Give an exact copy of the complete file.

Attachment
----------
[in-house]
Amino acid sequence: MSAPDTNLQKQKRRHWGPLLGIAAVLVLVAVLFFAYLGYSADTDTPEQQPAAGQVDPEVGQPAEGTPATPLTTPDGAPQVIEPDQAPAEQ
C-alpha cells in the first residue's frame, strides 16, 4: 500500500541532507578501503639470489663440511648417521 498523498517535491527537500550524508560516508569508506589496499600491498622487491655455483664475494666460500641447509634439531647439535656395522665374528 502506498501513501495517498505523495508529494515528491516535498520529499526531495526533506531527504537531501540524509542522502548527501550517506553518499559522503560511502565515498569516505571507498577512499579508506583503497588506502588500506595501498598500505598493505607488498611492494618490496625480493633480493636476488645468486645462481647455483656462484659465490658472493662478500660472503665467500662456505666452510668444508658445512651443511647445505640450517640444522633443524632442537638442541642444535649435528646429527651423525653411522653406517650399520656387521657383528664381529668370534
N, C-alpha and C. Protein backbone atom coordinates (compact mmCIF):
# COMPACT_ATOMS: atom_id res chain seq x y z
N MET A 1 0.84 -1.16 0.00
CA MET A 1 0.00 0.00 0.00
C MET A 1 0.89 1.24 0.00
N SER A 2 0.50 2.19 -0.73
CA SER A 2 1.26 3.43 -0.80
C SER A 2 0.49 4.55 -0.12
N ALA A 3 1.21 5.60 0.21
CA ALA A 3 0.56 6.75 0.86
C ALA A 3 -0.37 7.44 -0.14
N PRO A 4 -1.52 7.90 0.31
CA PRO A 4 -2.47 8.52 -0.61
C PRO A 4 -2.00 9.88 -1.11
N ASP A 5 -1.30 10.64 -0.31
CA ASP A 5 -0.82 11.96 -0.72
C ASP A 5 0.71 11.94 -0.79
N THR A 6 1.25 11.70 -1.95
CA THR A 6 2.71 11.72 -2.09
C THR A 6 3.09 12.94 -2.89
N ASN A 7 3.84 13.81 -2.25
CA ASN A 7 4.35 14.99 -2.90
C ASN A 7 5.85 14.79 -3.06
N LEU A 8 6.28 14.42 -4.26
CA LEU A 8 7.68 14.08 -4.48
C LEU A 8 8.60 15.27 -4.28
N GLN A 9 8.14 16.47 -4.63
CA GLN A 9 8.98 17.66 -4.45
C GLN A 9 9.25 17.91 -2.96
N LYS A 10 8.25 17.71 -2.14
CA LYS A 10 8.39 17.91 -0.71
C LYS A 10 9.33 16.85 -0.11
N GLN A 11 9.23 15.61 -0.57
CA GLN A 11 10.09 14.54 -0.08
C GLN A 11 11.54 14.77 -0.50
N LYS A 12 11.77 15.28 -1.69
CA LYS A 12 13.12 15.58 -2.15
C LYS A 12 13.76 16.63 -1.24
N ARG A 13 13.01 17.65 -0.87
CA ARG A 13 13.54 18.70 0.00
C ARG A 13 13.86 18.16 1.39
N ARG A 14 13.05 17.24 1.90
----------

[in-house]
Amino acid sequence: MSAPDTNLQKQKRRHWGPLLGIAAVLVLVAVLFFAYLGYSADTDTPEQQPAAGQVDPEVGQPAEGTPATPLTTPDGAPQVIEPDQAPAEQ
C-alpha cells in the first residue's frame, strides 16, 4: 500500500541532507578501503639470489663440511648417521 498523498517535491527537500550524508560516508569508506589496499600491498622487491655455483664475494666460500641447509634439531647439535656395522665374528 502506498501513501495517498505523495508529494515528491516535498520529499526531495526533506531527504537531501540524509542522502548527501550517506553518499559522503560511502565515498569516505571507498577512499579508506583503497588506502588500506595501498598500505598493505607488498611492494618490496625480493633480493636476488645468486645462481647455483656462484659465490658472493662478500660472503665467500662456505666452510668444508658445512651443511647445505640450517640444522633443524632442537638442541642444535649435528646429527651423525653411522653406517650399520656387521657383528664381529668370534
N, C-alpha and C. Protein backbone atom coordinates (compact mmCIF):
# COMPACT_ATOMS: atom_id res chain seq x y z
N MET A 1 0.84 -1.16 0.00
CA MET A 1 0.00 0.00 0.00
C MET A 1 0.89 1.24 0.00
N SER A 2 0.50 2.19 -0.73
CA SER A 2 1.26 3.43 -0.80
C SER A 2 0.49 4.55 -0.12
N ALA A 3 1.21 5.60 0.21
CA ALA A 3 0.56 6.75 0.86
C ALA A 3 -0.37 7.44 -0.14
N PRO A 4 -1.52 7.90 0.31
CA PRO A 4 -2.47 8.52 -0.61
C PRO A 4 -2.00 9.88 -1.11
N ASP A 5 -1.30 10.64 -0.31
CA ASP A 5 -0.82 11.96 -0.72
C ASP A 5 0.71 11.94 -0.79
N THR A 6 1.25 11.70 -1.95
CA THR A 6 2.71 11.72 -2.09
C THR A 6 3.09 12.94 -2.89
N ASN A 7 3.84 13.81 -2.25
CA ASN A 7 4.35 14.99 -2.90
C ASN A 7 5.85 14.79 -3.06
N LEU A 8 6.28 14.42 -4.26
CA LEU A 8 7.68 14.08 -4.48
C LEU A 8 8.60 15.27 -4.28
N GLN A 9 8.14 16.47 -4.63
CA GLN A 9 8.98 17.66 -4.45
C GLN A 9 9.25 17.91 -2.96
N LYS A 10 8.25 17.71 -2.14
CA LYS A 10 8.39 17.91 -0.71
C LYS A 10 9.33 16.85 -0.11
N GLN A 11 9.23 15.61 -0.57
CA GLN A 11 10.09 14.54 -0.08
C GLN A 11 11.54 14.77 -0.50
N LYS A 12 11.77 15.28 -1.69
CA LYS A 12 13.12 15.58 -2.15
C LYS A 12 13.76 16.63 -1.24
N ARG A 13 13.01 17.65 -0.87
CA ARG A 13 13.54 18.70 0.00
C ARG A 13 13.86 18.16 1.39
N ARG A 14 13.05 17.24 1.90